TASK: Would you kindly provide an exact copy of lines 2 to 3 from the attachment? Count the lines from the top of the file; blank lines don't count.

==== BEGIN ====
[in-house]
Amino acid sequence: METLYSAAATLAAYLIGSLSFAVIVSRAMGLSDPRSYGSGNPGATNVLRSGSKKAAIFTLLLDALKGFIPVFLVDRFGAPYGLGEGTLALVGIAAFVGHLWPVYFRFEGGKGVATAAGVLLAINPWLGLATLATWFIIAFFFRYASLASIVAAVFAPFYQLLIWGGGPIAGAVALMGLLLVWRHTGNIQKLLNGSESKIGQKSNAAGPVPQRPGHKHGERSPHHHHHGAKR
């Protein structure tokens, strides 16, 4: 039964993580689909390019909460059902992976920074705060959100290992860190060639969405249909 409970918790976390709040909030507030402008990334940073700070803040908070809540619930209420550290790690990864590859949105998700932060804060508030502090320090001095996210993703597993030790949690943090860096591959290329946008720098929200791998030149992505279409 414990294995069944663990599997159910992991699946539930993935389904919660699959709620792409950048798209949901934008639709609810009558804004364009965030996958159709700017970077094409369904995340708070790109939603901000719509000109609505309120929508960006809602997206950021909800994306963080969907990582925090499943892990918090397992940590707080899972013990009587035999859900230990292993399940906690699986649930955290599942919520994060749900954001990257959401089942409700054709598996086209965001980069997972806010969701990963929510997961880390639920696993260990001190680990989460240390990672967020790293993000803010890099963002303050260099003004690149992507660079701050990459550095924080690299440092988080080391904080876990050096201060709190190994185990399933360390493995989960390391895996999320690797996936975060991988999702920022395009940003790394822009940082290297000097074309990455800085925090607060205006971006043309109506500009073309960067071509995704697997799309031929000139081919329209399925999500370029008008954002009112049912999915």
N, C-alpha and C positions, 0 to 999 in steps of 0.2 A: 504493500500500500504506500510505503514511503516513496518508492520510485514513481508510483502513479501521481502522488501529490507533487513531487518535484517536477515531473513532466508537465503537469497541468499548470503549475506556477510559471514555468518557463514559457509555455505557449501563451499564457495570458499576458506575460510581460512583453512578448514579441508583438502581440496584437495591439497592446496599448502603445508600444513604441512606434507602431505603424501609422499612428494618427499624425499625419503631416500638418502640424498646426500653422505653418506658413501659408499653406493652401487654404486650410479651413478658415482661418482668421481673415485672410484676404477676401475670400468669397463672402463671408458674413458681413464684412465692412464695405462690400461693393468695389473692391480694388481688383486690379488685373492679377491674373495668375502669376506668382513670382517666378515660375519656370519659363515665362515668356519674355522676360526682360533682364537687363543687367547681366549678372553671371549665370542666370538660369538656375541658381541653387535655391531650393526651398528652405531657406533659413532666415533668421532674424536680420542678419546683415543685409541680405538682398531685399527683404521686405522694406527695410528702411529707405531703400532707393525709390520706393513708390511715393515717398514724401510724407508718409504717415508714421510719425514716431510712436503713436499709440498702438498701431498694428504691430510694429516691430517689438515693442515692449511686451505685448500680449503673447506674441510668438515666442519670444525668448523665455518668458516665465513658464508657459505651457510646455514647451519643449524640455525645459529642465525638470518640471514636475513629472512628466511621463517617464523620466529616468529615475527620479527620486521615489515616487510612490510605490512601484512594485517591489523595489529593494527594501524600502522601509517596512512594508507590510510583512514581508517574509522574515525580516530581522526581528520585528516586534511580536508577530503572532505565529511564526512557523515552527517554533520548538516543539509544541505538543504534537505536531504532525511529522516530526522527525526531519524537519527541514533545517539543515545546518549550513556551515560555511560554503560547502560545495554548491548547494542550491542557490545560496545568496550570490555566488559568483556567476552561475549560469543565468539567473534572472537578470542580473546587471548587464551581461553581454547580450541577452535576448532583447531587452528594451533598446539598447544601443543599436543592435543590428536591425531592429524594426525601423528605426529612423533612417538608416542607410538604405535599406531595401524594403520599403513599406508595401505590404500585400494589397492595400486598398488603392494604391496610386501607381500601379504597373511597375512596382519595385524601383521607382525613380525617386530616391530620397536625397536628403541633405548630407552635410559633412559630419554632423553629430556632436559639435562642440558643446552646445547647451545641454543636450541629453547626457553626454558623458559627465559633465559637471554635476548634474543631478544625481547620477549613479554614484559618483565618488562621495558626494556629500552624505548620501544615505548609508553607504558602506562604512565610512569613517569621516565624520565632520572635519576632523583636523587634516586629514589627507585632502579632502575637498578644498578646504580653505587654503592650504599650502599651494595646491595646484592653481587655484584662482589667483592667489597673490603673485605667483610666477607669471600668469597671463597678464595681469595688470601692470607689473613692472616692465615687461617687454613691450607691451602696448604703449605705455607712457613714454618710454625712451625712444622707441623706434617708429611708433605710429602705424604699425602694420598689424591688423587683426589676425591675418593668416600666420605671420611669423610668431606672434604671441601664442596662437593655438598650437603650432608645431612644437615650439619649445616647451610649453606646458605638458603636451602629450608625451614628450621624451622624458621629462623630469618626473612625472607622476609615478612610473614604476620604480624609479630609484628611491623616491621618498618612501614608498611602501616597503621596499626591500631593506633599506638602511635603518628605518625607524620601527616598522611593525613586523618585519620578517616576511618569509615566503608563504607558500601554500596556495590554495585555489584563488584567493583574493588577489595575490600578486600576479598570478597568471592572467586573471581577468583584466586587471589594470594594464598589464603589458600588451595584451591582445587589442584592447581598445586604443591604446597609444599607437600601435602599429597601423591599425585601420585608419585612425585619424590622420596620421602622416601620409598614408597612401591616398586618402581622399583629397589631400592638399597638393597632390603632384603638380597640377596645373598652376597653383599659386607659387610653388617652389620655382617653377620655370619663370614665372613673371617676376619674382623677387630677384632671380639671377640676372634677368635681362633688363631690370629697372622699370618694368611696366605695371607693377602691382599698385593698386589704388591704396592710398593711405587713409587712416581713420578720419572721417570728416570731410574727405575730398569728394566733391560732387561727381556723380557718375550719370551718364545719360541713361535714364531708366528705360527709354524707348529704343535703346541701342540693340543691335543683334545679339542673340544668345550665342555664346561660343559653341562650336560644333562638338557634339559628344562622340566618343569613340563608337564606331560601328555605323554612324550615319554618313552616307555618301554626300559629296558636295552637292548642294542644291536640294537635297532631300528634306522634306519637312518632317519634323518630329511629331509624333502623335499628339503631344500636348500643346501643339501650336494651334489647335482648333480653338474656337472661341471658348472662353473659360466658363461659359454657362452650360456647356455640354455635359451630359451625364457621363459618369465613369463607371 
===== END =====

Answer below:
Amino acid sequence: METLYSAAATLAAYLIGSLSFAVIVSRAMGLSDPRSYGSGNPGATNVLRSGSKKAAIFTLLLDALKGFIPVFLVDRFGAPYGLGEGTLALVGIAAFVGHLWPVYFRFEGGKGVATAAGVLLAINPWLGLATLATWFIIAFFFRYASLASIVAAVFAPFYQLLIWGGGPIAGAVALMGLLLVWRHTGNIQKLLNGSESKIGQKSNAAGPVPQRPGHKHGERSPHHHHHGAKR
């Protein structure tokens, strides 16, 4: 039964993580689909390019909460059902992976920074705060959100290992860190060639969405249909 409970918790976390709040909030507030402008990334940073700070803040908070809540619930209420550290790690990864590859949105998700932060804060508030502090320090001095996210993703597993030790949690943090860096591959290329946008720098929200791998030149992505279409 414990294995069944663990599997159910992991699946539930993935389904919660699959709620792409950048798209949901934008639709609810009558804004364009965030996958159709700017970077094409369904995340708070790109939603901000719509000109609505309120929508960006809602997206950021909800994306963080969907990582925090499943892990918090397992940590707080899972013990009587035999859900230990292993399940906690699986649930955290599942919520994060749900954001990257959401089942409700054709598996086209965001980069997972806010969701990963929510997961880390639920696993260990001190680990989460240390990672967020790293993000803010890099963002303050260099003004690149992507660079701050990459550095924080690299440092988080080391904080876990050096201060709190190994185990399933360390493995989960390391895996999320690797996936975060991988999702920022395009940003790394822009940082290297000097074309990455800085925090607060205006971006043309109506500009073309960067071509995704697997799309031929000139081919329209399925999500370029008008954002009112049912999915």